iconology

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Related to iconological: iconographical

i·co·nol·o·gy

 (ī′kə-nŏl′ə-jē)
n.
The branch of art history that deals with the description, analysis, and interpretation of icons or iconic representations.

i·con′o·log′i·cal (ī-kŏn′ə-lŏj′ĭ-kəl) adj.
i′co·nol′o·gist n.

iconology

(ˌaɪkɒˈnɒlədʒɪ)
n
1. (Art Terms) the study or field of art history concerning icons
2. icons collectively
3. (Eastern Church (Greek & Russian Orthodox)) the symbolic representation or symbolism of icons
iconological adj
ˌicoˈnologist n

i•co•nol•o•gy

(ˌaɪ kəˈnɒl ə dʒi)

n.
the study of icons or symbolic representations.
[1720–30]
i•con•o•log•i•cal (aɪˌkɒn lˈɒdʒ ɪ kəl) adj.

iconology

1. the study of images.
2. iconography. — iconologist, n. — iconological, adj.
See also: Images
the description, history, and analysis of symbolic art or artistic symbolism, especially that of the late medieval and Renaissance periods. Also called iconography. — iconologist, n. — iconological, adj.
See also: Art
ThesaurusAntonymsRelated WordsSynonymsLegend:
Noun1.iconology - the branch of art history that studies visual images and their symbolic meaning (especially in social or political terms)
art history - the academic discipline that studies the development of painting and sculpture
Translations
References in periodicals archive ?
Reemes, DM, ' The Egyptian Ouroboros: An Iconological and Theological Study', PhD thesis, 2015, UCLA https://escholarship.
Among her topics are Archimedean points: monuments as duration reservoirs, forms and figures: two fundamental modes of pictorial production, iconological space: Panofsky with Warburg, the figural synthesis of historical reality in the iconology table, and figural content and the past as a res extensa.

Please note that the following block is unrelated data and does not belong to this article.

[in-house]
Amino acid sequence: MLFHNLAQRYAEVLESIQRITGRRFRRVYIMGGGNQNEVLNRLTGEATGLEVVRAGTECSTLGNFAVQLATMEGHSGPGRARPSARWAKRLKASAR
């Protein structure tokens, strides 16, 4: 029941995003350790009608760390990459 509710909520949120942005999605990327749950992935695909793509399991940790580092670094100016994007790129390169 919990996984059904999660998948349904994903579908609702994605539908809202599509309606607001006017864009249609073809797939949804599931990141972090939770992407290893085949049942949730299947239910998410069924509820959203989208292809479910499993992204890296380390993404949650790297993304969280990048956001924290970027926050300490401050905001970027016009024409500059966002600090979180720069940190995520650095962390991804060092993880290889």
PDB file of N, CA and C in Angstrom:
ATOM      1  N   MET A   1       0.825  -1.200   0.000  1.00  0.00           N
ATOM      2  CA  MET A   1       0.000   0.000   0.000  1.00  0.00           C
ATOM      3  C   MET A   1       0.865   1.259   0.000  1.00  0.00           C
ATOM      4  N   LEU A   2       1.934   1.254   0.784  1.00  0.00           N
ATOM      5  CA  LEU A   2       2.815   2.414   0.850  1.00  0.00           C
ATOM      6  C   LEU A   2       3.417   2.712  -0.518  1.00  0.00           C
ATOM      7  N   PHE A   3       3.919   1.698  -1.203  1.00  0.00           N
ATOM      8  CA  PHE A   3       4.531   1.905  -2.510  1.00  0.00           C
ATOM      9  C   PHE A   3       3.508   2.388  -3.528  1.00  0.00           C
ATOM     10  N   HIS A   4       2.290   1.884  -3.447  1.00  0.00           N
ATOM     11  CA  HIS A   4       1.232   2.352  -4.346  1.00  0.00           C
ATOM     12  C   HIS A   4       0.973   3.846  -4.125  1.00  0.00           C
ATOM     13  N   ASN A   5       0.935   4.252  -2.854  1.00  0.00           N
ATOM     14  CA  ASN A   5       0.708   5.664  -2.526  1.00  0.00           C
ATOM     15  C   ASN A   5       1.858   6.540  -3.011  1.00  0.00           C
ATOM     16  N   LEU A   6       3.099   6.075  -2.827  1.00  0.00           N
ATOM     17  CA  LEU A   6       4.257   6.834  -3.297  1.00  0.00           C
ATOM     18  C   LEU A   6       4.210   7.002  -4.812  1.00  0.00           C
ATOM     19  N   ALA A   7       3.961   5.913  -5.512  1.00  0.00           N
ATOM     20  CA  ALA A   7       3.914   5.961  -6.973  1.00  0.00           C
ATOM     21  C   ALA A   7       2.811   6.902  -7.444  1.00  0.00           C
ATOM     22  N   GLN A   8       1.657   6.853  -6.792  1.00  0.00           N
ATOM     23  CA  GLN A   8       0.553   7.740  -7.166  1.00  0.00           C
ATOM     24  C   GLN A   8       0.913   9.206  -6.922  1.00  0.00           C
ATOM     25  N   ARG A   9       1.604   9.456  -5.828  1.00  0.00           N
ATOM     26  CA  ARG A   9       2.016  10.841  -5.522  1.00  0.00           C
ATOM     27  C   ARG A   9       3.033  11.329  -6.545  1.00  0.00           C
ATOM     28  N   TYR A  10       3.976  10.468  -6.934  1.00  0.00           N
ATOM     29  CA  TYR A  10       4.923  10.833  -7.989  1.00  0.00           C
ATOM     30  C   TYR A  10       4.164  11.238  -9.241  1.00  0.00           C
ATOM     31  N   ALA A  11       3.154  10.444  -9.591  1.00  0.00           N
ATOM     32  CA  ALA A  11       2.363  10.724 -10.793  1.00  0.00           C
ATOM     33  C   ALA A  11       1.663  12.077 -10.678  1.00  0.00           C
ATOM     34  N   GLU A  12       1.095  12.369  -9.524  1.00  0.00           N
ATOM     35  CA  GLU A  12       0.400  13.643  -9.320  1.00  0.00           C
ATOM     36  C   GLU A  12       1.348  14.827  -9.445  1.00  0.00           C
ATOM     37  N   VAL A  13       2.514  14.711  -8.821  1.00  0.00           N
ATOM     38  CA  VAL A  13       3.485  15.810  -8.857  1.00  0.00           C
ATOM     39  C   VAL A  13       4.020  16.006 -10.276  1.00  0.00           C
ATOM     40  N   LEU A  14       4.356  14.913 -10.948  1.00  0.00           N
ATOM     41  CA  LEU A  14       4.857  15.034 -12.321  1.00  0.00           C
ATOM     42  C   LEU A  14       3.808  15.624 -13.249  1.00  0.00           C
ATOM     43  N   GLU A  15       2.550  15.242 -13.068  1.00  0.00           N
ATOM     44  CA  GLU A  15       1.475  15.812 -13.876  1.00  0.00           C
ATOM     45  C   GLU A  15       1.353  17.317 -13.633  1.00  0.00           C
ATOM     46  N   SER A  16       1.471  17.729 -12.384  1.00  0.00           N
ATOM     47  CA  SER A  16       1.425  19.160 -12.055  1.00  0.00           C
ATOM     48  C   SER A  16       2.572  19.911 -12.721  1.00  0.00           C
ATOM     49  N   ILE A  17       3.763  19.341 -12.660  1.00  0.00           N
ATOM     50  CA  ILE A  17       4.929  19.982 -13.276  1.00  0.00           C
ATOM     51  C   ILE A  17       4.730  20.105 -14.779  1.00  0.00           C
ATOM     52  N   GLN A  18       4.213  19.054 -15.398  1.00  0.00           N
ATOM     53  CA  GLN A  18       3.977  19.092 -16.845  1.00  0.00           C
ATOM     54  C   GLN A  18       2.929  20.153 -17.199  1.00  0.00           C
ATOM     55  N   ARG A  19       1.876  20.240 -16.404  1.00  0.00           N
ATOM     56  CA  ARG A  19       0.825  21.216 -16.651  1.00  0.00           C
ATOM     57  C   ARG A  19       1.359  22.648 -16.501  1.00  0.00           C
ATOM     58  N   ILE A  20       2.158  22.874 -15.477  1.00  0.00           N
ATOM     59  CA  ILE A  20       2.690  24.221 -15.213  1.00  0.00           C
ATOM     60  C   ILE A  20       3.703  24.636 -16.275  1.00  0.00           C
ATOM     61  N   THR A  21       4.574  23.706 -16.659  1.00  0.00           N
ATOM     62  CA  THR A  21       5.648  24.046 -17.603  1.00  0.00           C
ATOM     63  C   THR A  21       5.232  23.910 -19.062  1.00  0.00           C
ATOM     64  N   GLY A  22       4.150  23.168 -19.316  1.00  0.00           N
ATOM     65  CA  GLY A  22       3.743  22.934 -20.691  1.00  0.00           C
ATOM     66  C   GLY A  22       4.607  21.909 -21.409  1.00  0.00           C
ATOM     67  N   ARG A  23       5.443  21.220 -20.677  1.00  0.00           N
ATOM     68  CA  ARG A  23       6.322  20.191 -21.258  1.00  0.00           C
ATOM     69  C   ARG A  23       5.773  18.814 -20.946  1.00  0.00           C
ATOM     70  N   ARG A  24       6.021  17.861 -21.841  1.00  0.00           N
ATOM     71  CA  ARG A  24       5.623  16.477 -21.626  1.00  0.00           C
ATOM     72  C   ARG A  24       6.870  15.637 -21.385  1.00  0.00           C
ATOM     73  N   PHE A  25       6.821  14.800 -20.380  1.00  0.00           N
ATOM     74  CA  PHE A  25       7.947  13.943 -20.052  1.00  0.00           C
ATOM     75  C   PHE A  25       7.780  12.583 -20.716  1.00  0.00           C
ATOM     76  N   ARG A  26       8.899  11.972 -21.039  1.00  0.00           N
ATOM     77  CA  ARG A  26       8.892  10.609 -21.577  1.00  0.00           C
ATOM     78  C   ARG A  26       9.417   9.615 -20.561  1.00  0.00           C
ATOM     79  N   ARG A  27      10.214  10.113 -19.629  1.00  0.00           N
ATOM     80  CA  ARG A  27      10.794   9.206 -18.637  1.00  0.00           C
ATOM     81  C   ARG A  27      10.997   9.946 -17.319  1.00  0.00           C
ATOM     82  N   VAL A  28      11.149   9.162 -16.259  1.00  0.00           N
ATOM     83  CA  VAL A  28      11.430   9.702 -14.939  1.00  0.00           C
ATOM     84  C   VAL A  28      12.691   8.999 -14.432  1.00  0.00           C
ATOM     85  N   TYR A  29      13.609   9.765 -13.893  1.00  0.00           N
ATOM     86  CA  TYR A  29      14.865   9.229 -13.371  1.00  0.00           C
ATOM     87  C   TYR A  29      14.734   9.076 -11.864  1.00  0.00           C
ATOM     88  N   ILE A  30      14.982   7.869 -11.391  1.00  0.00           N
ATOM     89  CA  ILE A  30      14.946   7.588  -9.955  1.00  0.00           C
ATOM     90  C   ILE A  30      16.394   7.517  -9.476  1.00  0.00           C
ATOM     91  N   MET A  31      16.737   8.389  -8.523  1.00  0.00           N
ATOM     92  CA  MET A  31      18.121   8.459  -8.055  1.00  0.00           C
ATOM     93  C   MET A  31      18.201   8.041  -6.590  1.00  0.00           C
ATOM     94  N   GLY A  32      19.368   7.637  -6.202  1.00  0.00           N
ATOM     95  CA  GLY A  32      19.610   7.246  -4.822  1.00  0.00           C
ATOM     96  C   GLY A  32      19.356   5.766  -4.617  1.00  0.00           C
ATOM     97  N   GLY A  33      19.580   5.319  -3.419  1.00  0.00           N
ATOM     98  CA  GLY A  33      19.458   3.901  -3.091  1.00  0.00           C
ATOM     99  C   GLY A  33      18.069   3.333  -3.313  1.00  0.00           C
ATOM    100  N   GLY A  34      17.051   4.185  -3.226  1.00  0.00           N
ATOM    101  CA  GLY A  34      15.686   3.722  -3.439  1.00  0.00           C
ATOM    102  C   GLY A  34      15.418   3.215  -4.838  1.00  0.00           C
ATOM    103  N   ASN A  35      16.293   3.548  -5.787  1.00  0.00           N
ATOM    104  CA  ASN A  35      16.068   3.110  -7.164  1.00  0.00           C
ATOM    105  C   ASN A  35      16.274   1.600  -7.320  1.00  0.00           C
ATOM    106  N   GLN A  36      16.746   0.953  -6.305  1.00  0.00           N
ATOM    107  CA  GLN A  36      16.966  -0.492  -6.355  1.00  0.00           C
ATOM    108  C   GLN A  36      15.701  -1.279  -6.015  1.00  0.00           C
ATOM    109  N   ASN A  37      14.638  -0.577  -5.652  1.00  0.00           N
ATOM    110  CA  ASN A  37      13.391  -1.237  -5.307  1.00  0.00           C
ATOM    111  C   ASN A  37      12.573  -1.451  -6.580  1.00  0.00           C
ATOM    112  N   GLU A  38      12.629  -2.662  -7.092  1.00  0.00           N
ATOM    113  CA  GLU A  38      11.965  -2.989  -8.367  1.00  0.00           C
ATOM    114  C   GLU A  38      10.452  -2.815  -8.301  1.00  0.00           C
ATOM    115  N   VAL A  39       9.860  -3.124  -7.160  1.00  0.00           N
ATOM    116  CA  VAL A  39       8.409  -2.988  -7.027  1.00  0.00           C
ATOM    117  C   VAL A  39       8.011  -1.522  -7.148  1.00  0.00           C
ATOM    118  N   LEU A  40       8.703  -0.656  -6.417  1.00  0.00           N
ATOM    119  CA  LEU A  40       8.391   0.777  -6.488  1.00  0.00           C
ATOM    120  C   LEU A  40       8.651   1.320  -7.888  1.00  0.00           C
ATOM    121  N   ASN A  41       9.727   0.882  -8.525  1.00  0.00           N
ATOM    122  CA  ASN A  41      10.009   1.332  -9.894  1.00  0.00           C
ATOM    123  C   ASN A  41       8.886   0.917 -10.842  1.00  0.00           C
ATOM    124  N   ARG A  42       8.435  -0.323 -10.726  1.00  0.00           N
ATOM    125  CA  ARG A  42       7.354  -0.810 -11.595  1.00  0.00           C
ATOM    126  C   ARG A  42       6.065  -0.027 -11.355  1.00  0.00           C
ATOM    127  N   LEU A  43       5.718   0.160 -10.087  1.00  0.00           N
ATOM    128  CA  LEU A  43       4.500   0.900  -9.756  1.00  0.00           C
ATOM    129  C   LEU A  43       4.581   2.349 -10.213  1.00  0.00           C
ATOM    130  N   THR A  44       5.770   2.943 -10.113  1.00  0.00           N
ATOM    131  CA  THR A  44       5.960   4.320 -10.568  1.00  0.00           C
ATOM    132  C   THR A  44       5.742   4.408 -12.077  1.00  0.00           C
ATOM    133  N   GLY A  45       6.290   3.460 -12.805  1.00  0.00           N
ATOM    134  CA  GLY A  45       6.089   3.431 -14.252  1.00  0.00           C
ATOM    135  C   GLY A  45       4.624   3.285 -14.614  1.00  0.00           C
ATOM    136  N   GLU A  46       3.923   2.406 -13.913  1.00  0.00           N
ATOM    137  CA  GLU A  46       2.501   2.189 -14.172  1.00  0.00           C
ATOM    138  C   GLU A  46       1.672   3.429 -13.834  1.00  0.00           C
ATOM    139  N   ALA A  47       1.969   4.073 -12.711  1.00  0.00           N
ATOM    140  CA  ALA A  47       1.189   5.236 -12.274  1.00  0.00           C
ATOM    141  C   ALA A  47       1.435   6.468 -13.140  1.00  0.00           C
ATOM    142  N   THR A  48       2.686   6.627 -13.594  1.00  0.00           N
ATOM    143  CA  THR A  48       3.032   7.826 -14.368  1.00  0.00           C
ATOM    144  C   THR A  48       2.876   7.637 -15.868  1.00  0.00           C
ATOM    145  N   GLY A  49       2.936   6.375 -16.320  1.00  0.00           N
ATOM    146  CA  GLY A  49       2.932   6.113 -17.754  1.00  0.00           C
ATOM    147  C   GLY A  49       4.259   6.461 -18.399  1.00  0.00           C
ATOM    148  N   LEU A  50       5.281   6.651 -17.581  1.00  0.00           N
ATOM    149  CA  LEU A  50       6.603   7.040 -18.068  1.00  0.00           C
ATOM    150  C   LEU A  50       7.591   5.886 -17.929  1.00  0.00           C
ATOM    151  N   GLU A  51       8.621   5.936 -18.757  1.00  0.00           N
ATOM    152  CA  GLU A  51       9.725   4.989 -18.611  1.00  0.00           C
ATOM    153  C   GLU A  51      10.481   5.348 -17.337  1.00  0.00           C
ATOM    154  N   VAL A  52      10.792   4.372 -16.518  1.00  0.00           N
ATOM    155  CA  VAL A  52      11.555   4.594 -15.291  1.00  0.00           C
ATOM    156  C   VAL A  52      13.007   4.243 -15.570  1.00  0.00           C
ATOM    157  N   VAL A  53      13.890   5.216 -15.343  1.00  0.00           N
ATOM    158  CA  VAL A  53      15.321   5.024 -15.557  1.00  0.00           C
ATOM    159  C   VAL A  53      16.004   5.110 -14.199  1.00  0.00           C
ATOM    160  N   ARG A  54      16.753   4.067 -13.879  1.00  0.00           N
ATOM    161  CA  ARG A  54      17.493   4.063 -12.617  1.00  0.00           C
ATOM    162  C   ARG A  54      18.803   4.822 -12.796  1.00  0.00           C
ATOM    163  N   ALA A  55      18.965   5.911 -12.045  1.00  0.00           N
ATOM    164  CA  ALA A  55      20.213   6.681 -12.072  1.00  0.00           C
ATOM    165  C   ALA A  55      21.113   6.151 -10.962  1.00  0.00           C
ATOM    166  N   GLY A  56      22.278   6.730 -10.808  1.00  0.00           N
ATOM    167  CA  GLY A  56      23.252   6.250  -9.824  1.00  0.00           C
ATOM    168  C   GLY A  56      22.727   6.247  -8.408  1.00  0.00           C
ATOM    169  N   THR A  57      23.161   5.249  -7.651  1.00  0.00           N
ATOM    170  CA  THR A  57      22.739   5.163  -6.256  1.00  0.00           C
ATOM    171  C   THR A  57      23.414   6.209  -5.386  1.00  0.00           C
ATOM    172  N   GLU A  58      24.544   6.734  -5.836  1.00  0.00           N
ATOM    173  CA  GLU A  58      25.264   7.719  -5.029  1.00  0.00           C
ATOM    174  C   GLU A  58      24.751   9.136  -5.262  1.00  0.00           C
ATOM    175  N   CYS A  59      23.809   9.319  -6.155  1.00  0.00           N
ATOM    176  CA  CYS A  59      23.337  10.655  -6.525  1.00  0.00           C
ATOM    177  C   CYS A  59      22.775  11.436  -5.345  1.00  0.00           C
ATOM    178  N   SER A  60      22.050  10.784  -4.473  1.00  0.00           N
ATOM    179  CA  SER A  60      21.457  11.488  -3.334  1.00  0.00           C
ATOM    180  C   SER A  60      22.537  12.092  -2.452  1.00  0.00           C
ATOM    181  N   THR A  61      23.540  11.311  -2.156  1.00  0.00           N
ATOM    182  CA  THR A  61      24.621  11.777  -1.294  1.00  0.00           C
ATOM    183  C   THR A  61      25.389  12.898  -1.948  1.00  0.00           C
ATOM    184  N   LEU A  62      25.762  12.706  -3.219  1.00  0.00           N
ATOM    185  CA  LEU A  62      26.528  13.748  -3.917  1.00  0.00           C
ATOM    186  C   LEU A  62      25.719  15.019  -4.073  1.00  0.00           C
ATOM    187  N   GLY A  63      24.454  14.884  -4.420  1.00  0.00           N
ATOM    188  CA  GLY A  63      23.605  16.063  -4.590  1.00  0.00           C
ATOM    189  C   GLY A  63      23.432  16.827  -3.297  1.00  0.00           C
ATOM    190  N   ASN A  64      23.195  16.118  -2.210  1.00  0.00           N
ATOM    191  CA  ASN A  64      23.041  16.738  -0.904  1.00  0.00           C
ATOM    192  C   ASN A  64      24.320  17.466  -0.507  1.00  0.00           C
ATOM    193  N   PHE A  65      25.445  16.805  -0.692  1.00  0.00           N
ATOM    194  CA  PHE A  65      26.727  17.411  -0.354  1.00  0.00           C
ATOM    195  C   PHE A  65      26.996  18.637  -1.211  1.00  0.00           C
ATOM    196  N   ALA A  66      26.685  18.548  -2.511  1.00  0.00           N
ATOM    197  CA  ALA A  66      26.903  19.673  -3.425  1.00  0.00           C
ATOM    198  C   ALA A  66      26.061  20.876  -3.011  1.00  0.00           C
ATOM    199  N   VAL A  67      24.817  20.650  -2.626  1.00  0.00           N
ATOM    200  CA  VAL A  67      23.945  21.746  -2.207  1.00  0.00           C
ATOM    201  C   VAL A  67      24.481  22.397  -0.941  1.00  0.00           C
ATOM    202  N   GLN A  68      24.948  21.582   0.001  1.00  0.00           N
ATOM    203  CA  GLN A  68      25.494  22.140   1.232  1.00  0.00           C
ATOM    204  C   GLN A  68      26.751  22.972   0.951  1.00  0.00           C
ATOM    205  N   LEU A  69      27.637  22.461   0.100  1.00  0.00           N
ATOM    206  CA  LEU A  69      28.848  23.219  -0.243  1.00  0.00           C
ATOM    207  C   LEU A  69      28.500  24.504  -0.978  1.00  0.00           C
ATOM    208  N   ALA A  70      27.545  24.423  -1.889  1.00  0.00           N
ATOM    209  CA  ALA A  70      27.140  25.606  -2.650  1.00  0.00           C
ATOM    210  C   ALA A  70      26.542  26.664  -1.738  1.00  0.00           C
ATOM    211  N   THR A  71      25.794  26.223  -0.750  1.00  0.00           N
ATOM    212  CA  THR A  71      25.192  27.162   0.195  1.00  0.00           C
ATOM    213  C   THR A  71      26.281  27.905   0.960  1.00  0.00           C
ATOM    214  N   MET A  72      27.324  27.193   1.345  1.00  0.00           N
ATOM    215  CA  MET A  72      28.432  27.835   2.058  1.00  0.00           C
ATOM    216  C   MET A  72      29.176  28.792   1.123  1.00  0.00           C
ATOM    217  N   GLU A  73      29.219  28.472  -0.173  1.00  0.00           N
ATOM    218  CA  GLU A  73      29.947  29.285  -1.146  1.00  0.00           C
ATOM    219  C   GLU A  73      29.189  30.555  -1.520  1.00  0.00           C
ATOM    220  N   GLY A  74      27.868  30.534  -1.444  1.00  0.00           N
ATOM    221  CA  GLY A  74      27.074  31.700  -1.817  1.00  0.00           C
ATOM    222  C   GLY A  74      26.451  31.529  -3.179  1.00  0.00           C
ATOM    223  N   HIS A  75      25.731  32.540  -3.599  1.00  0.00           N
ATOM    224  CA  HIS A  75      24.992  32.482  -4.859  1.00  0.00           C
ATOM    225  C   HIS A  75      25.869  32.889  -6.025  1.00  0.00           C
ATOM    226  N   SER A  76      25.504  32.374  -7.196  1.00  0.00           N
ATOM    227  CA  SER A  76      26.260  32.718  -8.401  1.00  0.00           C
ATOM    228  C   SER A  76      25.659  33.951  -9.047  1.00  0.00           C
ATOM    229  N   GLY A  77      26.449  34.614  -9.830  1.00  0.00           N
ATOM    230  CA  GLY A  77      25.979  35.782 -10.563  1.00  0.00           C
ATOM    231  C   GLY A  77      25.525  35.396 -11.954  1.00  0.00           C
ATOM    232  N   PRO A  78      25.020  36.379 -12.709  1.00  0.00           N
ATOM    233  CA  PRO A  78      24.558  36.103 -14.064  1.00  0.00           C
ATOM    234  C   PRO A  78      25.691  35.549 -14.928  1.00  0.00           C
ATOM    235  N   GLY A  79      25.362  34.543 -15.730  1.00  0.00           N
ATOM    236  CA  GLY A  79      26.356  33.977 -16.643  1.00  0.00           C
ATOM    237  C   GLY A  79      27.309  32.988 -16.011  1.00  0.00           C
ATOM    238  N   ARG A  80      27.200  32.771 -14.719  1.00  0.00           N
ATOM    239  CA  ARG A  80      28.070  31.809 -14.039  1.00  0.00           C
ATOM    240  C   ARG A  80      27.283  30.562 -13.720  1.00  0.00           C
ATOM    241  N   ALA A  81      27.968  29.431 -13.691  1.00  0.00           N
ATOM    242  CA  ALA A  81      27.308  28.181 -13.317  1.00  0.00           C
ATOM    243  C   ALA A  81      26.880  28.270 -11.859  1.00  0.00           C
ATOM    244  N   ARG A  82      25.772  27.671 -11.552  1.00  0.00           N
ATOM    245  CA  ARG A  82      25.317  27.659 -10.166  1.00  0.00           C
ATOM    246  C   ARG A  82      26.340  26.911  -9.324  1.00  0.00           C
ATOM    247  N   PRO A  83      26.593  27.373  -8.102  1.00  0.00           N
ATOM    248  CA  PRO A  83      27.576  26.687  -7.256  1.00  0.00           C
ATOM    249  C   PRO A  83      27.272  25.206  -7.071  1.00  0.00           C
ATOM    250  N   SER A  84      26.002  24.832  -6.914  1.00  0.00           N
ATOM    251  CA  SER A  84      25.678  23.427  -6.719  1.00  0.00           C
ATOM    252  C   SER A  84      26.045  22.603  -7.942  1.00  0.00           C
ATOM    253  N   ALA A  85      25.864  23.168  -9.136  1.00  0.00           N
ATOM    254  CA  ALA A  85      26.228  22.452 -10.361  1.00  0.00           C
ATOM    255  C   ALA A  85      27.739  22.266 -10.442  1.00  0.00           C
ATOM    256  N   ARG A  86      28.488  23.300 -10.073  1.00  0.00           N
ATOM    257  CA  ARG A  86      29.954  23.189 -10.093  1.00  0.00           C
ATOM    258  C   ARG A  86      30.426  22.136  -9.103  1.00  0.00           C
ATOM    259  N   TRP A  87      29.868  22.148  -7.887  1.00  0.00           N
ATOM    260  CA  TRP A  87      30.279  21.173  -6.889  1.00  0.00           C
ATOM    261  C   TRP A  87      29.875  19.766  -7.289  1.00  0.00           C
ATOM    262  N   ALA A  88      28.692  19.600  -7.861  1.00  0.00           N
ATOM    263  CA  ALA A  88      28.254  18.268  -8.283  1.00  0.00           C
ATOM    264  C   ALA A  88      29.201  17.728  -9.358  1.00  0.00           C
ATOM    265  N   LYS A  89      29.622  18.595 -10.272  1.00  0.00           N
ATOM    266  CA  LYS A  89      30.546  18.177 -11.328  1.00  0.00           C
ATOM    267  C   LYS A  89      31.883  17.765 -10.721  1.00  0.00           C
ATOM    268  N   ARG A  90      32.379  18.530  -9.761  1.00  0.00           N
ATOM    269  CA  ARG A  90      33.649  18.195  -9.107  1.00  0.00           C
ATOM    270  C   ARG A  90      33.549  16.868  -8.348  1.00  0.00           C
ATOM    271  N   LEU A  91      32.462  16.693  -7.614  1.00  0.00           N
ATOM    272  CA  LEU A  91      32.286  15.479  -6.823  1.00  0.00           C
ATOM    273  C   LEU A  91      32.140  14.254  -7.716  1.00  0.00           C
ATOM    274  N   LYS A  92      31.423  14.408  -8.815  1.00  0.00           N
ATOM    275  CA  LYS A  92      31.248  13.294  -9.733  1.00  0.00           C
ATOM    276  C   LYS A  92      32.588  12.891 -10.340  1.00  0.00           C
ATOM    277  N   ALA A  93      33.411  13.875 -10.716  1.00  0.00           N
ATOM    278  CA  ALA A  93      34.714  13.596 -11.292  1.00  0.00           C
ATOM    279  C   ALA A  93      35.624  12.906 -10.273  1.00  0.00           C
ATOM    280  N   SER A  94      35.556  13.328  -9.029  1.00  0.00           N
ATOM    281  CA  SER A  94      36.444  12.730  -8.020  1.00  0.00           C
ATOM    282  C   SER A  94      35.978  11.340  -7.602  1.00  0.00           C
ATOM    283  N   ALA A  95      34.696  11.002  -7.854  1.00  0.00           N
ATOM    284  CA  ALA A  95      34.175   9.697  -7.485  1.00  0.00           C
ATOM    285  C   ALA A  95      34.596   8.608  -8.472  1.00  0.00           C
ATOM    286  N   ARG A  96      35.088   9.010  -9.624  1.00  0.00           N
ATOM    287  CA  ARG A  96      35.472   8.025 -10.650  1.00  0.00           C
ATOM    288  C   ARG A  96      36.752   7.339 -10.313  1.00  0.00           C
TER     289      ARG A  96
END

In contrast, iconological studies of the image examine the political and ideological structure of representation (Mitchell, Iconology 2).
Iconological Realization and Aesthetic Transformation
At the iconological level (to use Ernst Gombrich's term) Foulem meant the object to represent a classic type of ceramic objects, harkening back to 18th century European decorative art objects, usually presented in a pair, that were made in porcelain at Meissen and other continental factories, as well as at Chelsea and Derby in England.
Patrizio Di Massimo's solo show "Are Ere Ire"--which included paintings, sculptures, installations, and performances, all from 2014--offered ample evidence of the multiplicity of languages he draws upon and of the vast iconographic and iconological repertory that drives his work.
This aesthetic dovetails with a thematic or, more precisely, an iconological tradition in comics that is rooted in animalizing stories: animal fables, trickster tales, and shape-shifter lore.
The comparison between the Japanese and Western culture is based on the iconological analysis of the literary text and the visual elements.
These, in turn, call for a close investigation of its iconographical, iconological, narrative, formalistic and stylistic details.
The piling of frame upon frame, mediation within mediation, killing upon killing, spectacle upon spectacle, the excess of cinematic intertexts and immersion in layers of violence, produce deeply unsettling, vertiginous effects as they unfold a set of iconological and technological connectivities that also structure the 'shadow archive' of the Abu Ghraib trophy images (the latter are described by Pugliese in compelling detail [2013, pp.
The iconological attributes of the beast and the emphasis on the knights' onore and nobilita suggest that the ekphrasis represents the triumph of Honor over Avarice, though this is thematized everywhere and directly communicated nowhere.
In 1964, Raymond Klibansky and Erwin Panofsky published Saturn and Melancholy, the result of 50 years of iconological investigation undertaken (with Fritz Saxl, who had died in 1948) under the auspices of the Warburg Institute.